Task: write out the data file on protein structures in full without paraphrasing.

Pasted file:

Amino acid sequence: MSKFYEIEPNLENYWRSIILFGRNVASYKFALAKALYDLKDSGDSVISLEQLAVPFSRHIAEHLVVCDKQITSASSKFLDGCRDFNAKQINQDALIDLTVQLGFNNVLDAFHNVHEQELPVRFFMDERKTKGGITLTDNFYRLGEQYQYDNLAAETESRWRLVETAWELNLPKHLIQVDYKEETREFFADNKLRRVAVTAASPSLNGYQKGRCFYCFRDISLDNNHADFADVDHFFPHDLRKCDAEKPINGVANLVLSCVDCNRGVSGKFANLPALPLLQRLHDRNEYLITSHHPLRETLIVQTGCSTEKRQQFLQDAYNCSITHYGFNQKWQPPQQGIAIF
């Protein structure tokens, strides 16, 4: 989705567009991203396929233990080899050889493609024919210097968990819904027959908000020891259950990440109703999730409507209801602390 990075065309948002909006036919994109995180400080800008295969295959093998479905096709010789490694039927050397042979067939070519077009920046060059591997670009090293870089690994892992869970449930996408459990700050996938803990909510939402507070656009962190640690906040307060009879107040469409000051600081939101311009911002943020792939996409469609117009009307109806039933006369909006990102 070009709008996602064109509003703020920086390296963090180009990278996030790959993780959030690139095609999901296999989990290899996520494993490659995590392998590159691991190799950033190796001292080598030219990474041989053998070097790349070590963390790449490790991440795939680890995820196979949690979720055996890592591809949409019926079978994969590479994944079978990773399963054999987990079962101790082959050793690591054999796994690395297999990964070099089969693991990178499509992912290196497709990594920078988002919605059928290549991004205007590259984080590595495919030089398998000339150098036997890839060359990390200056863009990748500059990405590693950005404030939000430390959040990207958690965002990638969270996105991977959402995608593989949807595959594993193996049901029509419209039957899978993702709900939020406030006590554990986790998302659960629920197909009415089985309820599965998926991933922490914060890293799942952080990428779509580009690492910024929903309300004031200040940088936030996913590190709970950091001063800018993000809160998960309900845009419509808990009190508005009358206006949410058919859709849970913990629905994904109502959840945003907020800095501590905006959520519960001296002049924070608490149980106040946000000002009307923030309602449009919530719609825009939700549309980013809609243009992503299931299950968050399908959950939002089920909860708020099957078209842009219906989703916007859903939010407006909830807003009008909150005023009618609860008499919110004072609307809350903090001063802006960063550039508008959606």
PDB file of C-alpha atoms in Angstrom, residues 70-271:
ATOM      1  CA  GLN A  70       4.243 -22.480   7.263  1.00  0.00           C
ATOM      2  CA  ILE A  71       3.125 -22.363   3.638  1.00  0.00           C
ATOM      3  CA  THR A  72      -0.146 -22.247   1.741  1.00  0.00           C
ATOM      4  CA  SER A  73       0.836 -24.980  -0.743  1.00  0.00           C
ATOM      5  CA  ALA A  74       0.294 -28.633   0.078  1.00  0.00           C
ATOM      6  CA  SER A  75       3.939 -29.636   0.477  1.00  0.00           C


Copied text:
Amino acid sequence: MSKFYEIEPNLENYWRSIILFGRNVASYKFALAKALYDLKDSGDSVISLEQLAVPFSRHIAEHLVVCDKQITSASSKFLDGCRDFNAKQINQDALIDLTVQLGFNNVLDAFHNVHEQELPVRFFMDERKTKGGITLTDNFYRLGEQYQYDNLAAETESRWRLVETAWELNLPKHLIQVDYKEETREFFADNKLRRVAVTAASPSLNGYQKGRCFYCFRDISLDNNHADFADVDHFFPHDLRKCDAEKPINGVANLVLSCVDCNRGVSGKFANLPALPLLQRLHDRNEYLITSHHPLRETLIVQTGCSTEKRQQFLQDAYNCSITHYGFNQKWQPPQQGIAIF
């Protein structure tokens, strides 16, 4: 989705567009991203396929233990080899050889493609024919210097968990819904027959908000020891259950990440109703999730409507209801602390 990075065309948002909006036919994109995180400080800008295969295959093998479905096709010789490694039927050397042979067939070519077009920046060059591997670009090293870089690994892992869970449930996408459990700050996938803990909510939402507070656009962190640690906040307060009879107040469409000051600081939101311009911002943020792939996409469609117009009307109806039933006369909006990102 070009709008996602064109509003703020920086390296963090180009990278996030790959993780959030690139095609999901296999989990290899996520494993490659995590392998590159691991190799950033190796001292080598030219990474041989053998070097790349070590963390790449490790991440795939680890995820196979949690979720055996890592591809949409019926079978994969590479994944079978990773399963054999987990079962101790082959050793690591054999796994690395297999990964070099089969693991990178499509992912290196497709990594920078988002919605059928290549991004205007590259984080590595495919030089398998000339150098036997890839060359990390200056863009990748500059990405590693950005404030939000430390959040990207958690965002990638969270996105991977959402995608593989949807595959594993193996049901029509419209039957899978993702709900939020406030006590554990986790998302659960629920197909009415089985309820599965998926991933922490914060890293799942952080990428779509580009690492910024929903309300004031200040940088936030996913590190709970950091001063800018993000809160998960309900845009419509808990009190508005009358206006949410058919859709849970913990629905994904109502959840945003907020800095501590905006959520519960001296002049924070608490149980106040946000000002009307923030309602449009919530719609825009939700549309980013809609243009992503299931299950968050399908959950939002089920909860708020099957078209842009219906989703916007859903939010407006909830807003009008909150005023009618609860008499919110004072609307809350903090001063802006960063550039508008959606």
PDB file of C-alpha atoms in Angstrom, residues 70-271:
ATOM      1  CA  GLN A  70       4.243 -22.480   7.263  1.00  0.00           C
ATOM      2  CA  ILE A  71       3.125 -22.363   3.638  1.00  0.00           C
ATOM      3  CA  THR A  72      -0.146 -22.247   1.741  1.00  0.00           C
ATOM      4  CA  SER A  73       0.836 -24.980  -0.743  1.00  0.00           C
ATOM      5  CA  ALA A  74       0.294 -28.633   0.078  1.00  0.00           C
ATOM      6  CA  SER A  75       3.939 -29.636   0.477  1.00  0.00           C